The Paradox of Jesus

       We post-modern people like our facts neat, without any flourishes, black or white, not grey, either supporting one side or the other, and certainly not both. So what do we do with Jesus who clearly embraces more than just one facet of life, who lives out the ultimate paradox of being divine and human at the same time! This is confounding to our modern way of thinking: impossible! Why didn’t he just use the magical, divine powers to escape his fate? Why did he endure the most human thing of all, dying a wrenching death? Was there some special magic that allowed him not to feel all that pain? Did he as God escape all that we humans suffer? How can we fully embrace both Jesus as God and Jesus as a man? Can we accept that he suffered as much as we do and that he was intrinsically God, too.

        But as we look at Jesus’ life and work we see that the divine/human paradox is only the beginning. Jesus is frequently portrayed as hanging out with the poor, the disenfranchised, the rejected, the tax collectors who were despised, the lepers. He helps and heals the blind and lame. He challenges his disciples(and us) to help the needy. But he also dines at the homes of the wealthy, in one case Simon the Pharisee’s home, where a sinful woman washed his feet.[Mark 10:17] He looks on with love as the rich young ruler walks sadly away because he can’t give up all his wealth to follow Jesus. [Luke 7: 36-50 NIV]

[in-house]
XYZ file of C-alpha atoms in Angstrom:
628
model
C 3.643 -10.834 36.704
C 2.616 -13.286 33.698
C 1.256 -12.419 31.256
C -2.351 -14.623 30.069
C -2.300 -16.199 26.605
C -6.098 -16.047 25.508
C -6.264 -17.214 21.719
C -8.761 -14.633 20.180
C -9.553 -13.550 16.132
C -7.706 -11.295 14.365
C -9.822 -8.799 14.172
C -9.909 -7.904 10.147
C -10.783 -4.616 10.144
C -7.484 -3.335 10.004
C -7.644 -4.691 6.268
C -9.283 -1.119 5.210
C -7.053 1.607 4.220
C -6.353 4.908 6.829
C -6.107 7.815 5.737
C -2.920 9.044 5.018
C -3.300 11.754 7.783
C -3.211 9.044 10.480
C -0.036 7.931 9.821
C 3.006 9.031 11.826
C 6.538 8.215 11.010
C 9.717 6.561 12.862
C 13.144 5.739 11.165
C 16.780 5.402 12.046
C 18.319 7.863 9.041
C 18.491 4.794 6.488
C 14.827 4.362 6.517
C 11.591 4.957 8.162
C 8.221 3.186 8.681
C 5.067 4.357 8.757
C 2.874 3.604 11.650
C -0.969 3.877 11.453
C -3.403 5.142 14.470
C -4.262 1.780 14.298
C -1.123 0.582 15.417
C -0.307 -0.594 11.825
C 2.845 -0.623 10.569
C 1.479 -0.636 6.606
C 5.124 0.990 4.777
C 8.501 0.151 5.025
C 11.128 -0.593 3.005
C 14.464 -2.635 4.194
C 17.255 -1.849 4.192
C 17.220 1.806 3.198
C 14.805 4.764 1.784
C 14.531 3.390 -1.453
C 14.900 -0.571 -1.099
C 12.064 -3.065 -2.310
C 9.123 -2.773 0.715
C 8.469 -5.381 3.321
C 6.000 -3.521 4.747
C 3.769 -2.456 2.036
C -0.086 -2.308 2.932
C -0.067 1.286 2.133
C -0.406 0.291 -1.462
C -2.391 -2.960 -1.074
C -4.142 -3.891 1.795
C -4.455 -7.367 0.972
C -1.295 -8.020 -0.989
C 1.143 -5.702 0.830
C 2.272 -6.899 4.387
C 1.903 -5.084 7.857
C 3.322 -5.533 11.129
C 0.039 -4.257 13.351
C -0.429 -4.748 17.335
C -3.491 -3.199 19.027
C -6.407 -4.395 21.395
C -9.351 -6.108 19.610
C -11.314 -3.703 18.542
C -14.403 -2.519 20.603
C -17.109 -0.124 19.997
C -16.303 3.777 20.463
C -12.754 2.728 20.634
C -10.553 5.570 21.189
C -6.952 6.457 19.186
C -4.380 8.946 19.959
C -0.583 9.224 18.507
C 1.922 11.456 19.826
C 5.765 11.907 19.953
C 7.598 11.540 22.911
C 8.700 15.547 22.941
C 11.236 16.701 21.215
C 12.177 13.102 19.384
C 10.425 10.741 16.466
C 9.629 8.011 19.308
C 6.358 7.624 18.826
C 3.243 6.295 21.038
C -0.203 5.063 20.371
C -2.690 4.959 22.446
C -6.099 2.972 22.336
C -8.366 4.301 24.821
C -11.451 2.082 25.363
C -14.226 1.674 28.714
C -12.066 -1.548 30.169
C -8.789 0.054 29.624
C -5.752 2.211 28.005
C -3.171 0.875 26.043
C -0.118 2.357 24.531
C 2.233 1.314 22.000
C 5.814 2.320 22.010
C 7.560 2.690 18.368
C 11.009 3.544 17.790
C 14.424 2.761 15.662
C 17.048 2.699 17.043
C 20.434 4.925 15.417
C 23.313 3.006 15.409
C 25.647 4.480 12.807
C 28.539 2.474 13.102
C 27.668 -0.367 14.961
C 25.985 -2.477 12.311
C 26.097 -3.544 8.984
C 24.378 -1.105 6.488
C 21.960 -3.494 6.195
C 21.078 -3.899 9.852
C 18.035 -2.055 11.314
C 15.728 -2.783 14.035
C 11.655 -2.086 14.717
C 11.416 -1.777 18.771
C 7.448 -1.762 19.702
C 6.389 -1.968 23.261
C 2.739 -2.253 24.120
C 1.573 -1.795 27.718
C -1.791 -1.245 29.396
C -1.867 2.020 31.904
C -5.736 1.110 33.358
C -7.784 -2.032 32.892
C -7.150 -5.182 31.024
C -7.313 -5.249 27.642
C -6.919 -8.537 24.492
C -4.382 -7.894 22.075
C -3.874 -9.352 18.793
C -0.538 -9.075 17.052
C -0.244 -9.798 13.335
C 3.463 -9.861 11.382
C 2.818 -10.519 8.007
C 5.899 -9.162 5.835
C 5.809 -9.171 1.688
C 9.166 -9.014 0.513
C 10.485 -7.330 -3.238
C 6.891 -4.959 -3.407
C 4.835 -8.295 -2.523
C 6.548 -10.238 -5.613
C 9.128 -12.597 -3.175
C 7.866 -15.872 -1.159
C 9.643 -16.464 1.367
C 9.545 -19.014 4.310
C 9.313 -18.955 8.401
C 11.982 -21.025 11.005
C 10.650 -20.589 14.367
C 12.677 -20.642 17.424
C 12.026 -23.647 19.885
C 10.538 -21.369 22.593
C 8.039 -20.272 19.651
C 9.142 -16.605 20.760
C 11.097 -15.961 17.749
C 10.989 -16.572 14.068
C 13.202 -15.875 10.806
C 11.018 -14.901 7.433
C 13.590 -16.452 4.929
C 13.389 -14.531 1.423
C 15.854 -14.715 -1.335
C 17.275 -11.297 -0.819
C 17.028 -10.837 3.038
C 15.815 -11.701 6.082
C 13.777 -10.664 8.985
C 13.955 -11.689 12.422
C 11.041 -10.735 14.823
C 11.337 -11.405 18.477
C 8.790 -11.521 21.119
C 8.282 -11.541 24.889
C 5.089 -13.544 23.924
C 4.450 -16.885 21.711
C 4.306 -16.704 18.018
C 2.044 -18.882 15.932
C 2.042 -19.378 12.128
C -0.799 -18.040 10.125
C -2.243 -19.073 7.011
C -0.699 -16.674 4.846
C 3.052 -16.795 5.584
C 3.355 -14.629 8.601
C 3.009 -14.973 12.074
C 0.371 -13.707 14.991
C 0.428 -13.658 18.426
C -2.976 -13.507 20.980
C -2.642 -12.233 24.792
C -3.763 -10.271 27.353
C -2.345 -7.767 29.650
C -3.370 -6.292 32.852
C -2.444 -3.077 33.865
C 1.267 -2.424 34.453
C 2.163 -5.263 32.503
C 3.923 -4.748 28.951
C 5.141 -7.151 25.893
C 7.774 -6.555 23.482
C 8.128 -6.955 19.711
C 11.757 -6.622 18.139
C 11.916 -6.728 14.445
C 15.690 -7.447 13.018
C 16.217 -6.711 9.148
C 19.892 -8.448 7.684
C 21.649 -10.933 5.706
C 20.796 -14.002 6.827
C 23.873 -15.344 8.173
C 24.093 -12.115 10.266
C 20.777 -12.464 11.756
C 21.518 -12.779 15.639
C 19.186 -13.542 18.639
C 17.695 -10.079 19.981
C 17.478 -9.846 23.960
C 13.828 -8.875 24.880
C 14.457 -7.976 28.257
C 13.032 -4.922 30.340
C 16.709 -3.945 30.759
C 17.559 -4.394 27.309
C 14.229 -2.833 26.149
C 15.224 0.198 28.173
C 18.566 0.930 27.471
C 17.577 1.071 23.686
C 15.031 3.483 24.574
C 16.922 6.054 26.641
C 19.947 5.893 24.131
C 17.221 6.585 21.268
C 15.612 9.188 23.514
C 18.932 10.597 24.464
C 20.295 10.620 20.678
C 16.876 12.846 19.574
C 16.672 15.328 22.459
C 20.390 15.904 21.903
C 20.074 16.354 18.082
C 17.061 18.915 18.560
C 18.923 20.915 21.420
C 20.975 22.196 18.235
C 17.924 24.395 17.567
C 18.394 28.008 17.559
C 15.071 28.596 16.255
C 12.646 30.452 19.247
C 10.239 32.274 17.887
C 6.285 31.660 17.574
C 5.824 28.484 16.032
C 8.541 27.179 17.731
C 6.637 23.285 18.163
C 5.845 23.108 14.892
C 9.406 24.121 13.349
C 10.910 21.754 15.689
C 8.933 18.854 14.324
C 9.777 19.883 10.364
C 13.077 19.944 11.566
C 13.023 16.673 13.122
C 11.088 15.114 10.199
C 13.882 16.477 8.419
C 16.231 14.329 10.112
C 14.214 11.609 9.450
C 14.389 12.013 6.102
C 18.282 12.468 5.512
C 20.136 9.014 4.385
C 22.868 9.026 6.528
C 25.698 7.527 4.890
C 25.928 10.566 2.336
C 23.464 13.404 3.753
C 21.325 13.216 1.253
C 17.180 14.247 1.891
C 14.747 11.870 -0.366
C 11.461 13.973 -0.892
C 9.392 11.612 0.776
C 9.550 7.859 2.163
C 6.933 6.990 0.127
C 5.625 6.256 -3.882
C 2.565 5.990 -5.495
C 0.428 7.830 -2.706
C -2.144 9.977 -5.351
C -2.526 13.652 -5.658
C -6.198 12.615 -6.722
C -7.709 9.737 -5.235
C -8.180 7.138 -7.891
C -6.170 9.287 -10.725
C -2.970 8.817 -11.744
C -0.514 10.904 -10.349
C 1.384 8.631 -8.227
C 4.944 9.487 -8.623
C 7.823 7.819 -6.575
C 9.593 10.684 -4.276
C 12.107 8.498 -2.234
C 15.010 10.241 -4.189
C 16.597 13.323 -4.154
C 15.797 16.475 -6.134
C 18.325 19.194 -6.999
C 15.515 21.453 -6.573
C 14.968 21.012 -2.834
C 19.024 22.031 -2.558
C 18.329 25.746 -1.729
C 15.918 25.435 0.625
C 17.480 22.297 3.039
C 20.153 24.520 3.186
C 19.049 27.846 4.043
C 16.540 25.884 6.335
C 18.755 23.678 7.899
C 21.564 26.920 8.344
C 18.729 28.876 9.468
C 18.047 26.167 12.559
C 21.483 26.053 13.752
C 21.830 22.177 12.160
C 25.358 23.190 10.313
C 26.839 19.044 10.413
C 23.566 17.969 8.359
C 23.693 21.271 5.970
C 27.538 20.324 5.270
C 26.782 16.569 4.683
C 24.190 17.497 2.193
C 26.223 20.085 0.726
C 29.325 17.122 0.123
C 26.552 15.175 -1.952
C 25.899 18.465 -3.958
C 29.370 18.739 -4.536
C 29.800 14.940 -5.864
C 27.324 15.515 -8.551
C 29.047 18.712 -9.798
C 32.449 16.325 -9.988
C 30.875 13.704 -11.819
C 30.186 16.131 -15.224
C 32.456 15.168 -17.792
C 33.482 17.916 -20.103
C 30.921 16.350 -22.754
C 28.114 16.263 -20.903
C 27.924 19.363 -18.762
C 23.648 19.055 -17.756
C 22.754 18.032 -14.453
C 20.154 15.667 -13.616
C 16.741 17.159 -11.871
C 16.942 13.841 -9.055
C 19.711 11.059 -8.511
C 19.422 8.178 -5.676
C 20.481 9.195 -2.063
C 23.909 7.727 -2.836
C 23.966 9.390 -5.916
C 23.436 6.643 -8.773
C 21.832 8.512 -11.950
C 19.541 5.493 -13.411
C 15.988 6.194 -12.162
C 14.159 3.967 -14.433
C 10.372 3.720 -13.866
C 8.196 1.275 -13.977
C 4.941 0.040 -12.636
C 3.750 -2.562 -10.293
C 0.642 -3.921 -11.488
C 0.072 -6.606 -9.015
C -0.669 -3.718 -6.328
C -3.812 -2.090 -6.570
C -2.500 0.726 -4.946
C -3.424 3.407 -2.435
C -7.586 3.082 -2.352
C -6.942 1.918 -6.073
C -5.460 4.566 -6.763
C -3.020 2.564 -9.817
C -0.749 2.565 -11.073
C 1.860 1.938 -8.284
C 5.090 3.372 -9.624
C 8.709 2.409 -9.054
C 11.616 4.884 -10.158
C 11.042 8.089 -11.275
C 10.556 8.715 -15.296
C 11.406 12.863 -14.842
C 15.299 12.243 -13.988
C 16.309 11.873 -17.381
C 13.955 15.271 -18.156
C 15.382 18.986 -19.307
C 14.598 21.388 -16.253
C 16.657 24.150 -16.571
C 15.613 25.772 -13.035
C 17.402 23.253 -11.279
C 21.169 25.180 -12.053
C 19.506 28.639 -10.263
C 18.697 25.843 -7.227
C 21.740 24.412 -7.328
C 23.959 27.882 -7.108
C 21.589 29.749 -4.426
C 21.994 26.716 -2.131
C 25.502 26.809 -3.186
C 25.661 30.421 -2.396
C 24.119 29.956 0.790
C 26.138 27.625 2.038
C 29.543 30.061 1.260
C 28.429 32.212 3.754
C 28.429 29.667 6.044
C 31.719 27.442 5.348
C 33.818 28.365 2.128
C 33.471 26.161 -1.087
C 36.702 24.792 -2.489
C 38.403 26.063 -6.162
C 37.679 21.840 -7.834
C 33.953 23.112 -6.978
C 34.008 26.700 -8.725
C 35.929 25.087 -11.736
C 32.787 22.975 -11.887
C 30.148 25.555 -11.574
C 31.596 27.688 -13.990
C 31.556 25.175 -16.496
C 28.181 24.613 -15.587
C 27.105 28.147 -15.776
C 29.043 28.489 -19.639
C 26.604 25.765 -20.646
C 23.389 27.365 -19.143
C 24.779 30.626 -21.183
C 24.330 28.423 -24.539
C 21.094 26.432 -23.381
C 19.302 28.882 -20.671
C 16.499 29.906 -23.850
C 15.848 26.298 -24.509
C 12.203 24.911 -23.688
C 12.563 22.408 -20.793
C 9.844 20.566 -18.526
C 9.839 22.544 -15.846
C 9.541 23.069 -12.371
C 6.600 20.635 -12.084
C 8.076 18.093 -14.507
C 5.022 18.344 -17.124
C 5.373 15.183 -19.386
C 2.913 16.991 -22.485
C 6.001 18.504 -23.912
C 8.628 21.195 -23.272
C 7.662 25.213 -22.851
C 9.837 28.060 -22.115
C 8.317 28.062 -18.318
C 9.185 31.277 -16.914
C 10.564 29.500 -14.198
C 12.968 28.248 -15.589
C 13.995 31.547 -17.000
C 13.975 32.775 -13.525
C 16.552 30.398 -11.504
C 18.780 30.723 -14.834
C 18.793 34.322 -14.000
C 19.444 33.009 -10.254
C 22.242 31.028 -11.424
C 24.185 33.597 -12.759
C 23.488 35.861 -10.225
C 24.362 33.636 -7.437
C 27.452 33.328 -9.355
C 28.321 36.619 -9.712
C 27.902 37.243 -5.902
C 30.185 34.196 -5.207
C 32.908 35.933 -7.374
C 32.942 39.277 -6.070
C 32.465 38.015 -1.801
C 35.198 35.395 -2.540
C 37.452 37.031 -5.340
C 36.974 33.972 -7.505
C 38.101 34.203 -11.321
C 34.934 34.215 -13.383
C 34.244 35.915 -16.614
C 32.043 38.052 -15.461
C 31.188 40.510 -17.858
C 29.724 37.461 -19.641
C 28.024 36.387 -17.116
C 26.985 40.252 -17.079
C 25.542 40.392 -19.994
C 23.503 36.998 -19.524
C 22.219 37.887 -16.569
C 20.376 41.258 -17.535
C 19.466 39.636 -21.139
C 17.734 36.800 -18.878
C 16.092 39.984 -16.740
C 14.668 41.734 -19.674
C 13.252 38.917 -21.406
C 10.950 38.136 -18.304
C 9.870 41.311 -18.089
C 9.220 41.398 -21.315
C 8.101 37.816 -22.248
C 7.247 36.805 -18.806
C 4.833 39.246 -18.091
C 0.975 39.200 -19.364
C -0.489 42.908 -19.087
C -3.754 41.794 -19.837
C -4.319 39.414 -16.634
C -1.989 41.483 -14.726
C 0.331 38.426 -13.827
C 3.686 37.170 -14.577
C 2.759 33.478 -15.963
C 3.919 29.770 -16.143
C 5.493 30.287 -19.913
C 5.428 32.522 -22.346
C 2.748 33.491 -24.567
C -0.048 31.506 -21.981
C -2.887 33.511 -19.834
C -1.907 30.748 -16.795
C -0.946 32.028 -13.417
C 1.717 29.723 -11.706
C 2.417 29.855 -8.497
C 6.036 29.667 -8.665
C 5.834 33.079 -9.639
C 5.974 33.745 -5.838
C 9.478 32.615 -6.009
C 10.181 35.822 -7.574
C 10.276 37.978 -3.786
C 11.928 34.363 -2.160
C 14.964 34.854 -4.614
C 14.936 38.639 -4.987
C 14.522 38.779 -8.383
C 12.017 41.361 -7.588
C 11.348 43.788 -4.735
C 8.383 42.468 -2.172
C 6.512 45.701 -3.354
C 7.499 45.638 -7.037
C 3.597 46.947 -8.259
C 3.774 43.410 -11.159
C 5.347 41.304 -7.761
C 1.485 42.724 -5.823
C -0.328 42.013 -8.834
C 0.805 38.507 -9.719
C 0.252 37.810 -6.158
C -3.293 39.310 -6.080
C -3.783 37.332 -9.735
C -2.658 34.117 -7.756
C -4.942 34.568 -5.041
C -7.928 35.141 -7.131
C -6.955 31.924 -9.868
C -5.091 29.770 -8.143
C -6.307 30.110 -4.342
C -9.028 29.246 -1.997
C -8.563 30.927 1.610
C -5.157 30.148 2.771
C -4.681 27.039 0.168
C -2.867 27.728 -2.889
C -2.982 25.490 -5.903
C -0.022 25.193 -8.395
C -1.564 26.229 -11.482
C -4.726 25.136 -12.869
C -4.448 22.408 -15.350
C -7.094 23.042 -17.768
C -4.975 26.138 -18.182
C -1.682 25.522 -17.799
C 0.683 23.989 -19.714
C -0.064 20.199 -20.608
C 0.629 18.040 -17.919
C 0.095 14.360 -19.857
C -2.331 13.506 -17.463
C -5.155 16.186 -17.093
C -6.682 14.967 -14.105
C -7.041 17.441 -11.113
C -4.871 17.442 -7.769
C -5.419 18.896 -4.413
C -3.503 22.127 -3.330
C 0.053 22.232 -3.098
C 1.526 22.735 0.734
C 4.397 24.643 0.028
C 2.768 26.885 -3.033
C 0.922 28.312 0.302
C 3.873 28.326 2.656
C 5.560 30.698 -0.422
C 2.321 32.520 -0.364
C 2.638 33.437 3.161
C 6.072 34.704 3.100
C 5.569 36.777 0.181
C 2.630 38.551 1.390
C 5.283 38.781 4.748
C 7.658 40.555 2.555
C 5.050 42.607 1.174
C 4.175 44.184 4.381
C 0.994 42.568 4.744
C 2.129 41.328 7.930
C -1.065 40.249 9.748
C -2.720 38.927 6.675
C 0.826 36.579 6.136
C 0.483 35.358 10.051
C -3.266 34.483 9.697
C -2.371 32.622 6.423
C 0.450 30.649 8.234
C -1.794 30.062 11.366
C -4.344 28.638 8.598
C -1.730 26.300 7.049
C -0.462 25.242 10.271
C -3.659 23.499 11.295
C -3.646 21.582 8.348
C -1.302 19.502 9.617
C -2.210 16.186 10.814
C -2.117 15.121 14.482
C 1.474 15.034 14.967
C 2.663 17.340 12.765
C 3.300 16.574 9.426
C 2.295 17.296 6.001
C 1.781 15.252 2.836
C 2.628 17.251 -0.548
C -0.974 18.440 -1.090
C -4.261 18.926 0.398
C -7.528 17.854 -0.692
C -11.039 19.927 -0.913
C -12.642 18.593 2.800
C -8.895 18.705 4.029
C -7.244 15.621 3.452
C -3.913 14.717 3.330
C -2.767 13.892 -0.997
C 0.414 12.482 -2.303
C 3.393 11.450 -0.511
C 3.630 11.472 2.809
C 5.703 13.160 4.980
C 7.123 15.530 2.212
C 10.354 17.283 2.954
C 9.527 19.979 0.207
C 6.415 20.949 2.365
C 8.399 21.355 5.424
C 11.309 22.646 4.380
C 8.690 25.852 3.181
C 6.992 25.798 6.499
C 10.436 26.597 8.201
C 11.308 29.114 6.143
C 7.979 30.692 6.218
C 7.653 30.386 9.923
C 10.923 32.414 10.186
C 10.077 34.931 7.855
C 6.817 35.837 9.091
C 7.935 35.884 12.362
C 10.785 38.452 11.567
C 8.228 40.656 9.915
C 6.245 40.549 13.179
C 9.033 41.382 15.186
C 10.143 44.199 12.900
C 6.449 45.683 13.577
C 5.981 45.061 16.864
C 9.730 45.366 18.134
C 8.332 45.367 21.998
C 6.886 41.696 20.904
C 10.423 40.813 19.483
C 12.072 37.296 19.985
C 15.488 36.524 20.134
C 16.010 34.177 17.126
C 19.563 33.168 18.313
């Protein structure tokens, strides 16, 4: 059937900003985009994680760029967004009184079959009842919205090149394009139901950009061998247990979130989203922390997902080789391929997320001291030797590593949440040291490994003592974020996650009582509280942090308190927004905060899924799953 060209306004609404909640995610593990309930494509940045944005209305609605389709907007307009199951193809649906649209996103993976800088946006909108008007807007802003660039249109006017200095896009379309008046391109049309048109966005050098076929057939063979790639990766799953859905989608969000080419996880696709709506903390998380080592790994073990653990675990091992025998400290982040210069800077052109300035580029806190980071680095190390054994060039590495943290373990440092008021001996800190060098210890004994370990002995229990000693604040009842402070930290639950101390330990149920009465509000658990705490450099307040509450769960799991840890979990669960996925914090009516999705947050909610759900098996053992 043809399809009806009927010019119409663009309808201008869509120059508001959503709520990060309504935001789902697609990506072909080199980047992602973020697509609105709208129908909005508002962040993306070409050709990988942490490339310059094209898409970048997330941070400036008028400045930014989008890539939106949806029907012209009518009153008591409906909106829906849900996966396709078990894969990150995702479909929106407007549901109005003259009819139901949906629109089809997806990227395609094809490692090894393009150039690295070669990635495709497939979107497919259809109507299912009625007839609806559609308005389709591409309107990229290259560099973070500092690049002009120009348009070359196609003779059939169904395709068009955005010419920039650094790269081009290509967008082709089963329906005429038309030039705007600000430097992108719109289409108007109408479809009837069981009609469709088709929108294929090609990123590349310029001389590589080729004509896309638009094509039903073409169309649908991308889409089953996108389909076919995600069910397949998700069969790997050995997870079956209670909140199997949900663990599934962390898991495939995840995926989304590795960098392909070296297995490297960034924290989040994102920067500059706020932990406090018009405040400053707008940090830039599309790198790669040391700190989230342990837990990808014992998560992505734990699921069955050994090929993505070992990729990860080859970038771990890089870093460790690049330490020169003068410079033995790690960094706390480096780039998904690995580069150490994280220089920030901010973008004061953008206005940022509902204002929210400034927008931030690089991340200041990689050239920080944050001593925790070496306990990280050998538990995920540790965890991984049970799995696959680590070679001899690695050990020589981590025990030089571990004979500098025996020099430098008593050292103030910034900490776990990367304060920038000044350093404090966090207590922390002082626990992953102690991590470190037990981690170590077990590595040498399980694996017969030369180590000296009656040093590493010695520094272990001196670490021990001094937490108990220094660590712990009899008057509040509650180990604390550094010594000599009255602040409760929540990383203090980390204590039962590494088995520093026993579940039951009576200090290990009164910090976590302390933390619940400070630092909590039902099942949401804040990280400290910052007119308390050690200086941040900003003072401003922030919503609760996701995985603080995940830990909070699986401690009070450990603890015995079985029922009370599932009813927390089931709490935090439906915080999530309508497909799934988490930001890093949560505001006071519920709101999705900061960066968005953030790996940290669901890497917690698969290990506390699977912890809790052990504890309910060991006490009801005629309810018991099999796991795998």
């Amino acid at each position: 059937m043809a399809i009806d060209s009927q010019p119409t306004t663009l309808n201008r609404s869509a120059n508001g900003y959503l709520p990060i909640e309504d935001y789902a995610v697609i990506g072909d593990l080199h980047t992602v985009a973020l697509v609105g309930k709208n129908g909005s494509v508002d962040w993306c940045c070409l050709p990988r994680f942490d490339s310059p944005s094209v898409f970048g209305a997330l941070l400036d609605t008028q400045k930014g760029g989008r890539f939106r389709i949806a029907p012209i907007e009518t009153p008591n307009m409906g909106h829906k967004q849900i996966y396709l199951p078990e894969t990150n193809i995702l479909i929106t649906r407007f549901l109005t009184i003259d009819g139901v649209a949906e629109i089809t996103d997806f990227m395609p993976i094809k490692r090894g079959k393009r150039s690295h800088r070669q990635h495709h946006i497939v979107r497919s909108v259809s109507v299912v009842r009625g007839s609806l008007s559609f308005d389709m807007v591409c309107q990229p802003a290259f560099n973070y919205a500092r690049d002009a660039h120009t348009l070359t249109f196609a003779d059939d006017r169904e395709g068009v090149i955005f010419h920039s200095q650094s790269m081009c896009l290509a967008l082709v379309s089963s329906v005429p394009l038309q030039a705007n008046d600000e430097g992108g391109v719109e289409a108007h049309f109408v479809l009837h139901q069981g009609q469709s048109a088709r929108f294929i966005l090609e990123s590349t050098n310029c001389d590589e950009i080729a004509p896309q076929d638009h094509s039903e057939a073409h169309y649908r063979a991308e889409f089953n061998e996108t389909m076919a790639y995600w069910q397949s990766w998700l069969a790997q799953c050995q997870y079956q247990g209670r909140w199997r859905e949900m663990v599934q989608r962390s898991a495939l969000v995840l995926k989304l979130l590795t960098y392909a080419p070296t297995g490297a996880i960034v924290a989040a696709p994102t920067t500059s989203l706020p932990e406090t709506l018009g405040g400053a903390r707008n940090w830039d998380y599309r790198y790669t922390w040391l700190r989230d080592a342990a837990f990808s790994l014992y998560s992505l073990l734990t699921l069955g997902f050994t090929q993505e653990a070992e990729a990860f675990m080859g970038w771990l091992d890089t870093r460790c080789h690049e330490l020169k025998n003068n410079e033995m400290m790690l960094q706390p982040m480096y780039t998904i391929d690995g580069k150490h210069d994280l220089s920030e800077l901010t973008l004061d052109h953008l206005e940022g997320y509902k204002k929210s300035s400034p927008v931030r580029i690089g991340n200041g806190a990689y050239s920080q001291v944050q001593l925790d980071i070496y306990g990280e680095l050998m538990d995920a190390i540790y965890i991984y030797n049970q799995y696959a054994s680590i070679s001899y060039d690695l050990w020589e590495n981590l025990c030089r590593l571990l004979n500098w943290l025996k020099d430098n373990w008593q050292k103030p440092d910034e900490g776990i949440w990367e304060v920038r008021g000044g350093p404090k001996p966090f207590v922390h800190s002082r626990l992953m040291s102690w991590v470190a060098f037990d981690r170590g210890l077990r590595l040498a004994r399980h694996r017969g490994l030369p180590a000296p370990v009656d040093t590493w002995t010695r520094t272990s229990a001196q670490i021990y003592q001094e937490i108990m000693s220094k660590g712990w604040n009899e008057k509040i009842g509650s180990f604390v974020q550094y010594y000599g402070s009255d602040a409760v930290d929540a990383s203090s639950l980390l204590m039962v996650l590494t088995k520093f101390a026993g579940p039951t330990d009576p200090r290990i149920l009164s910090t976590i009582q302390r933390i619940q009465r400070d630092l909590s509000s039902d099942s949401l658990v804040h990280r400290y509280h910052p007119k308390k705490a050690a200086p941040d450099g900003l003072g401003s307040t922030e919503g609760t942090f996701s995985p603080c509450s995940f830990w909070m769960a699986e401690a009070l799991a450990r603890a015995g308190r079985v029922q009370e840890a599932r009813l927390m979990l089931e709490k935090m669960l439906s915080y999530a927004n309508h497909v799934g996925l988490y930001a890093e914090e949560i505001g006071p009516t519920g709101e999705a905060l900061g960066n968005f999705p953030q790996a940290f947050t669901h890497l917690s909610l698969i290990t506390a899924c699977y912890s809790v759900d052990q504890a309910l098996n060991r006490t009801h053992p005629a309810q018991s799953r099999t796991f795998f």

He also complains about both the poor and the rich. There were the ten lepers he healed and only one, a Samaritan, thanked him for healing him.[Luke 17:11-19] He rebuked the Pharisees often, calling them “hypocrites!” “blind guides!” “you snakes! you brood of vipers!”[Matthew 23:13-33] So Jesus embraces and chastises both the rich and the poor.

       Jesus was a very public figure, talking to crowds all over the country, in towns and cities, near Lake Galilee. And he was very private, often seeking alone time in prayer, seeking time away from the crowds, even at times actively avoiding the crowds.

       Jesus was teaching the crowds what he knew, but being divine as well, I imagine he could have just told everyone what they were thinking. But he didn’t show off; he asked often when a healing was requested: “What do you want?” Even though divine he chose a humble, human way, a tenderer way into someone’s life. He acknowledged who the people before him were, listened to their deepest desires, credited them with knowing what they wanted.

 

       Will we only see one side of Jesus? Is he only God—it was so easy for him, because he had all the power in the world so he did not suffer? Is he only human, no way to rescue himself, so he was doomed to the fate of us human beings? Or will we allow him to be wholly human, wholly divine in a life with the limitations of the human body and mind and the oneness with God in which life he clearly experiences all our pain and suffering and yet remains totally connected to God. The interesting thing about paradoxes, the conjoining of two opposite states is that they are discerned, not understood, embraced only in the acceptance of the mystery. We can see that the two opposites do come together, in this case, in Jesus, but they do not lend themselves to easy understanding, they remain shrouded in mystery.

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